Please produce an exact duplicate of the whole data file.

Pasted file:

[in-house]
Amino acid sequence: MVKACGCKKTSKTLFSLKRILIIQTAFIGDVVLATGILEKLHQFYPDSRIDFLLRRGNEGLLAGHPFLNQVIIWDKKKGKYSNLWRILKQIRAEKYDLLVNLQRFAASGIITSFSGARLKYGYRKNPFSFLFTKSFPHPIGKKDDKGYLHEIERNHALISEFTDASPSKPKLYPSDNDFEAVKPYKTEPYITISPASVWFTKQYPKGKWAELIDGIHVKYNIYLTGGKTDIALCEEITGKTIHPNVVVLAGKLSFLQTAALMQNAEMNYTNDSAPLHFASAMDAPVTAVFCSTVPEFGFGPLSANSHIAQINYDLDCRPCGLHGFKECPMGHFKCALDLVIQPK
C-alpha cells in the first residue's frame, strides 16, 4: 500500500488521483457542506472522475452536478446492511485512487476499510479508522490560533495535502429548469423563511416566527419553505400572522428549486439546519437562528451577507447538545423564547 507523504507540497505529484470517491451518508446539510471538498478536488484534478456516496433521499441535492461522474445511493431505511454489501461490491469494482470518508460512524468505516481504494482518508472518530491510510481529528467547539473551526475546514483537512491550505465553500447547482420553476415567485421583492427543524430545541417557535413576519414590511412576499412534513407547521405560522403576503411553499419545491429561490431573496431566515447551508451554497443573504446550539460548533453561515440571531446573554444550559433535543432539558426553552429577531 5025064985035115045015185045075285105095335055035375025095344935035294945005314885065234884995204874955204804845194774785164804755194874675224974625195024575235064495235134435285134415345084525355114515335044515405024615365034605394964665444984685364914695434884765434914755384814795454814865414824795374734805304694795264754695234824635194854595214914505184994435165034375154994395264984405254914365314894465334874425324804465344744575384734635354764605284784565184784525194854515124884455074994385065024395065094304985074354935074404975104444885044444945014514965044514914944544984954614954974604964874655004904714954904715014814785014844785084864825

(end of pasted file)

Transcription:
[in-house]
Amino acid sequence: MVKACGCKKTSKTLFSLKRILIIQTAFIGDVVLATGILEKLHQFYPDSRIDFLLRRGNEGLLAGHPFLNQVIIWDKKKGKYSNLWRILKQIRAEKYDLLVNLQRFAASGIITSFSGARLKYGYRKNPFSFLFTKSFPHPIGKKDDKGYLHEIERNHALISEFTDASPSKPKLYPSDNDFEAVKPYKTEPYITISPASVWFTKQYPKGKWAELIDGIHVKYNIYLTGGKTDIALCEEITGKTIHPNVVVLAGKLSFLQTAALMQNAEMNYTNDSAPLHFASAMDAPVTAVFCSTVPEFGFGPLSANSHIAQINYDLDCRPCGLHGFKECPMGHFKCALDLVIQPK
C-alpha cells in the first residue's frame, strides 16, 4: 500500500488521483457542506472522475452536478446492511485512487476499510479508522490560533495535502429548469423563511416566527419553505400572522428549486439546519437562528451577507447538545423564547 507523504507540497505529484470517491451518508446539510471538498478536488484534478456516496433521499441535492461522474445511493431505511454489501461490491469494482470518508460512524468505516481504494482518508472518530491510510481529528467547539473551526475546514483537512491550505465553500447547482420553476415567485421583492427543524430545541417557535413576519414590511412576499412534513407547521405560522403576503411553499419545491429561490431573496431566515447551508451554497443573504446550539460548533453561515440571531446573554444550559433535543432539558426553552429577531 5025064985035115045015185045075285105095335055035375025095344935035294945005314885065234884995204874955204804845194774785164804755194874675224974625195024575235064495235134435285134415345084525355114515335044515405024615365034605394964665444984685364914695434884765434914755384814795454814865414824795374734805304694795264754695234824635194854595214914505184994435165034375154994395264984405254914365314894465334874425324804465344744575384734635354764605284784565184784525194854515124884455074994385065024395065094304985074354935074404975104444885044444945014514965044514914944544984954614954974604964874655004904714954904715014814785014844785084864825